Recently, I got to attend a fantastic two-day event called the Personal Mastery Academy that was hosted by Robin Sharma. On day two, he told us a story that deeply resonated with me. It was about how we live our lives for others, never really chasing the dreams that would have made us great. We end up settling for the ideals of society around us, yet never accomplishing what we were meant to do. This story is wholly rehashed from my memory, I do hope that I tell it well.
John was a young boy, very inquisitive and always fascinated by pirates. Whenever he had the chance, he would dress up in his favourite pirate costume and go around the house looking for loot and living out the pirate dream. When the teachers would ask him what he wanted to do when he grew up, he would proudly proclaim: “I want to be a pirate!”. Teachers thought it was cute and never took his dream seriously. John would even often dress up as a pirate and go to school, and while some kids would make fun of him, but he never wavered on his love of being a pirate. He was just being himself.
John, now 12 years old was asked by a teacher what kind of career path he was going to pursue, without a pause, John once again said that he wanted to be a pirate. This time, the teacher was not so amused. “You cannot possibly want to be a pirate! Where are you going to go to college to learn to be one?” the teacher asked. “I don’t know, but I will find one,” replied John. The teacher sensing that John may be pulling his leg sent him to detention for making fun of him.
John was crushed. He was telling the truth, he really wanted to be a pirate. But on that day, the teacher planted the seed of doubt in John’s mind. John started to believe that maybe he really can’t be a pirate. To fit in, he would have to give up his dream.
On so many occasions, John’s parents tried to convince him that the pirate life is not one that can be pursued. As John was getting older, his parents pushed his dream a little further away. Even until high school, John still had a dream to be a pirate, but when asked what he wanted to do when he graduated, he would often deflect the question with “I don’t know.” or “Something in business, I guess.”
Upon graduating college, John applied to various business schools and eventually found himself taking a course in business. Accounting was his strong suit, and after a few years of college, John found himself a well paying job with a hometown accounting firm. Life was taking off, but John was just following along. Soon, he had the money to buy a house, a nice car. He found a wife and soon, he became a father to two sons.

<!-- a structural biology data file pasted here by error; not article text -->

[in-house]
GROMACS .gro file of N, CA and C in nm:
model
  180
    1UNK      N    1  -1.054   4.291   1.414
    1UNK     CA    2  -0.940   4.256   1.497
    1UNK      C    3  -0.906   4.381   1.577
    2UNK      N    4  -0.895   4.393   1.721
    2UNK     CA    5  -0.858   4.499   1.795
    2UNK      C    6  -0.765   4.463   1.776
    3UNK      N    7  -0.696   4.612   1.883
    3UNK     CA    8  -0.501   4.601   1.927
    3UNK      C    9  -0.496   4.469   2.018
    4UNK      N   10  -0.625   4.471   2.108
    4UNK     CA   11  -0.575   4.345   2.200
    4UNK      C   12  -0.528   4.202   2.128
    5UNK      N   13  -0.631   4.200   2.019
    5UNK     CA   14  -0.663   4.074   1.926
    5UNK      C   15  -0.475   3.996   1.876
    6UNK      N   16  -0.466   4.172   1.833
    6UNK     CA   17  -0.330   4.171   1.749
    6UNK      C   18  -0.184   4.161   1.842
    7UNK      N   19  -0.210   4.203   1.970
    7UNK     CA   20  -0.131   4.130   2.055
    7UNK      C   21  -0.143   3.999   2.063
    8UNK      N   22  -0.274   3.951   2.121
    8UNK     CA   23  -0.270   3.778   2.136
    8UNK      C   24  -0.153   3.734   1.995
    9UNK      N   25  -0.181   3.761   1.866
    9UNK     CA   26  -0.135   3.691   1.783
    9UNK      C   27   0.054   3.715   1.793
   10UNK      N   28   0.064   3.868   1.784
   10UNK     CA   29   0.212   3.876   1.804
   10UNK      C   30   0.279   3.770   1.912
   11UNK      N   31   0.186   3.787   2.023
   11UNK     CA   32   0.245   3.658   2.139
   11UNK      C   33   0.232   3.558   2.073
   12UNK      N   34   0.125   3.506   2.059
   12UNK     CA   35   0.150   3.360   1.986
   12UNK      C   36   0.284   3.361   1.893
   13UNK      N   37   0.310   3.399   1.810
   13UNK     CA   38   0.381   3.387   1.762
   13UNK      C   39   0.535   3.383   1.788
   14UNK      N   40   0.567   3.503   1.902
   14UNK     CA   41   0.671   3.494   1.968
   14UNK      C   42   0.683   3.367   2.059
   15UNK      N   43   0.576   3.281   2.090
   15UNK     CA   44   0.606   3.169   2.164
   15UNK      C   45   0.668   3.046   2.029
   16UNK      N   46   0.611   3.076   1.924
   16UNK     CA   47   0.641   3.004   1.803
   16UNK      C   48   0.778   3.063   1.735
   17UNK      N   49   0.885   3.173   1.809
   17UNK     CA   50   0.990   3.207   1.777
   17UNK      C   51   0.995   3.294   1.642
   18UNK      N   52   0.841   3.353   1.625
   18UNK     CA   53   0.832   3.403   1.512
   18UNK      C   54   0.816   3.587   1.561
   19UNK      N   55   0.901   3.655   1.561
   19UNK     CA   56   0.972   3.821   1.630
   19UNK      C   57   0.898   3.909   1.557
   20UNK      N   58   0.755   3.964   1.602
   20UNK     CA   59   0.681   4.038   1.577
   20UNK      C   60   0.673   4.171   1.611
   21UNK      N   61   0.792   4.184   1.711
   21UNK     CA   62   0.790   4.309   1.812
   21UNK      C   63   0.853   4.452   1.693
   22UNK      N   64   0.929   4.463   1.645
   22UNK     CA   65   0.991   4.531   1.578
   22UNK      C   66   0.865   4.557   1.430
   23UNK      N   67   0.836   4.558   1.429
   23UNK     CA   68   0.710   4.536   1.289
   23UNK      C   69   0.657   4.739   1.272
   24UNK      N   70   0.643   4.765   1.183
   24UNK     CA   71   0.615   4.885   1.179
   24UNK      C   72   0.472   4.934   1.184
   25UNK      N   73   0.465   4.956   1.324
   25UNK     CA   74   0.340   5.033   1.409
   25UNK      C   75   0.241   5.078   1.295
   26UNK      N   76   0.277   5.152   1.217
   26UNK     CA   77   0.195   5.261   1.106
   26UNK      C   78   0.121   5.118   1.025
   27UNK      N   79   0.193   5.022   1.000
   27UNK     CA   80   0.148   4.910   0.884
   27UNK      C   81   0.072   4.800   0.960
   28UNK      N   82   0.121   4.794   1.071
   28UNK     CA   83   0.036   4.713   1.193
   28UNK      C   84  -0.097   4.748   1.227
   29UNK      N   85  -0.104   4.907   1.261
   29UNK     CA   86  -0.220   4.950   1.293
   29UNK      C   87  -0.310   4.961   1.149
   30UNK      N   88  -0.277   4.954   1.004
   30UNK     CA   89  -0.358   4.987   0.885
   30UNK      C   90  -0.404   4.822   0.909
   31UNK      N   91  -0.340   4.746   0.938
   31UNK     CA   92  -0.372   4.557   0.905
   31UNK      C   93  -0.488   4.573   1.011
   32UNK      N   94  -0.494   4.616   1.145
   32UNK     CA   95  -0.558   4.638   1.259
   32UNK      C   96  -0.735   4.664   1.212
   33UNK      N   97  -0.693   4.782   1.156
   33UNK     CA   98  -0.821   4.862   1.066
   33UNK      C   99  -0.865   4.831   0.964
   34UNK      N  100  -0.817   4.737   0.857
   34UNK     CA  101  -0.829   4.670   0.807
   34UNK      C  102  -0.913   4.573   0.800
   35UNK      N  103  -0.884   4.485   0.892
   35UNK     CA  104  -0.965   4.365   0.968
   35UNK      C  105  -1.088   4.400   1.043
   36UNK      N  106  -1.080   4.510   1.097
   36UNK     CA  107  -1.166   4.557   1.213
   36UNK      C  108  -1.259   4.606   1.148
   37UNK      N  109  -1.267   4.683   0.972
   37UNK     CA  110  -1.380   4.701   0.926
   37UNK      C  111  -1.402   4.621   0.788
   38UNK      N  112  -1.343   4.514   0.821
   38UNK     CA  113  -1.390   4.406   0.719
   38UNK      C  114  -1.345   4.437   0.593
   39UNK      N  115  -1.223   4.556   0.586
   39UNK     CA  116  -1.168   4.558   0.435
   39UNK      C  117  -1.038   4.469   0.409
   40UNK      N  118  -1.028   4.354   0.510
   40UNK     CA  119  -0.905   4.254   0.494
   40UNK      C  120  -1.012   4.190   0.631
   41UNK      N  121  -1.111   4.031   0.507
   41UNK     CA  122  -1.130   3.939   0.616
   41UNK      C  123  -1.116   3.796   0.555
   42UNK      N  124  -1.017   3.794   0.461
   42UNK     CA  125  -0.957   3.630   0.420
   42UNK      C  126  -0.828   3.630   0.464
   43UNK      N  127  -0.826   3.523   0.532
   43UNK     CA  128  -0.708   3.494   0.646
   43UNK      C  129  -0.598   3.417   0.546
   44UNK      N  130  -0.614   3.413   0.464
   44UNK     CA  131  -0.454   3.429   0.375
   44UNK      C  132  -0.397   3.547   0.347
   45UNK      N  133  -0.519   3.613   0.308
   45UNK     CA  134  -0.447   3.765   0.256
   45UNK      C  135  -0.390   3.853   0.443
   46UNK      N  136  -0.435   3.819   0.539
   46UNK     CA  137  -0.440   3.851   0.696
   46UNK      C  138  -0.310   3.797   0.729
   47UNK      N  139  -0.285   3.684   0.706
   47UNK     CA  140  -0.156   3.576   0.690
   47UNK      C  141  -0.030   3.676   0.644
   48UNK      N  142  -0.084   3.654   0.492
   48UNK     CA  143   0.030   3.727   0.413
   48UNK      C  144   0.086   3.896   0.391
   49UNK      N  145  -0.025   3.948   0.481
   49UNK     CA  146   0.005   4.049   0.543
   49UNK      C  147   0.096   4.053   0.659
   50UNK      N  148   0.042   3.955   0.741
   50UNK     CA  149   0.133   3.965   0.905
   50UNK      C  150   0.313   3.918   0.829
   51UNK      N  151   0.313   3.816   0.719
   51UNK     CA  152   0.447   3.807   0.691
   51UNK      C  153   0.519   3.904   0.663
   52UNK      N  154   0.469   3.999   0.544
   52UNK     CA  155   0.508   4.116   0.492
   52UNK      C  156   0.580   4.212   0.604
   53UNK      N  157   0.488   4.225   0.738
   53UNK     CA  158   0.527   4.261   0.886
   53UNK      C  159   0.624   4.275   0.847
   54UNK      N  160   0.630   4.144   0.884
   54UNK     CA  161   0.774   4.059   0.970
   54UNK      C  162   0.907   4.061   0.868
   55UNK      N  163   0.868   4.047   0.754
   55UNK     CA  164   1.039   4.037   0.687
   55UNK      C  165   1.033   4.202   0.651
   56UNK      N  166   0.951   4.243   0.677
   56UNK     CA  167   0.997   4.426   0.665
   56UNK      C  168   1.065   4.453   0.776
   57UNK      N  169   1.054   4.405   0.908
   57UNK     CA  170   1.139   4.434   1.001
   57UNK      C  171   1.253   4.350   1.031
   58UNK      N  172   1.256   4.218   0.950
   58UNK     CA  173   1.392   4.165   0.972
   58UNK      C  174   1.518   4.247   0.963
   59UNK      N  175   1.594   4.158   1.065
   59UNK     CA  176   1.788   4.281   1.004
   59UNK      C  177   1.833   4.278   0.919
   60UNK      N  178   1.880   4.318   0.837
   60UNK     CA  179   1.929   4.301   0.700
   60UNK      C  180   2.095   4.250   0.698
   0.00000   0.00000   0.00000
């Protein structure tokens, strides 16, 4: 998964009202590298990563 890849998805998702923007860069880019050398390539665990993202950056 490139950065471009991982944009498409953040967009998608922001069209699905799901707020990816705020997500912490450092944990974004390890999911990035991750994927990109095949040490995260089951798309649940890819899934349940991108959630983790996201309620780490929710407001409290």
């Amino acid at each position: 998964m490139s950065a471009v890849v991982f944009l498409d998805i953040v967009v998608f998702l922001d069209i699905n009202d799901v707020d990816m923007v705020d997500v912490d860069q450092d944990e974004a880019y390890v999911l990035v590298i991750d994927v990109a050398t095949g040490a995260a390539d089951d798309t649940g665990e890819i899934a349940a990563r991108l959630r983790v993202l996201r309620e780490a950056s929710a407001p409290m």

Life soon became a raging river of memories and flashed by in almost an instant. His sons were grown up, in college and now starting lives of their own. Whenever Halloween would roll around, John took advantage to dress up like the best pirate and attend any party in town that he could. His pirate dreams were always alive at Halloween and after many years of dressing up as one, his wife, tired of dressing up as a pirate’s wife, suggested that the costume was getting old, it was time to dress up as something different. Once again, John’s pirate ambitions were being challenged.
Middle age soon became old age and John was starting to lose his memory. It began by forgetting his keys and then essential appointments. His forgetfulness was innocent, but soon, it began to concern his family. John was quickly diagnosed with Alzheimer’s disease. Day by day, John’s memories of his childhood, young adulthood, and life were disappearing. Soon John was even forgetting his children’s names and eventually his wife’s name.
Alzheimer’s eventually claimed every memory John would ever have. Everything he did was unrecognizable to him, the houses, the cars, the memorable vacations all over the world, his well-payed career and his family. Everything he ever worked and lived for was being claimed by the awful disease. John was slowly but surely disappearing.
On the day of his death, John laid on the hospital bed observing everything around him. Faces that were once familiar to him were now strange. His wife of 50 years was no more recognizable to him than a stock picture in a dollar store frame. On this day, his last one spent on the planet, John even forgot his name. His wife begs him to remember his name, asked “John, that’s your name, do you remember who you are?”. In his final words, John replied: “I am a pirate.”
So many of us live our lives that are not aligned with our dreams. We work at jobs that do not fulfil us. We maintain relationships that do not give us joy. We live in towns and cities that do not comfort us. We eat food that does not feed us. We spend our entire lives leading unfulfilled lives all in the hope that by complying, we will make others happy. Why do we do this to ourselves? Most will find the excuse that by making our dreams a priority that we are selfish. Others will feel that they must put the welfare of others ahead of their own. What will be your answer when you are asked on your last day on this planet “Do you remember who you are?” can you honestly answer “me”?
Be your pirate.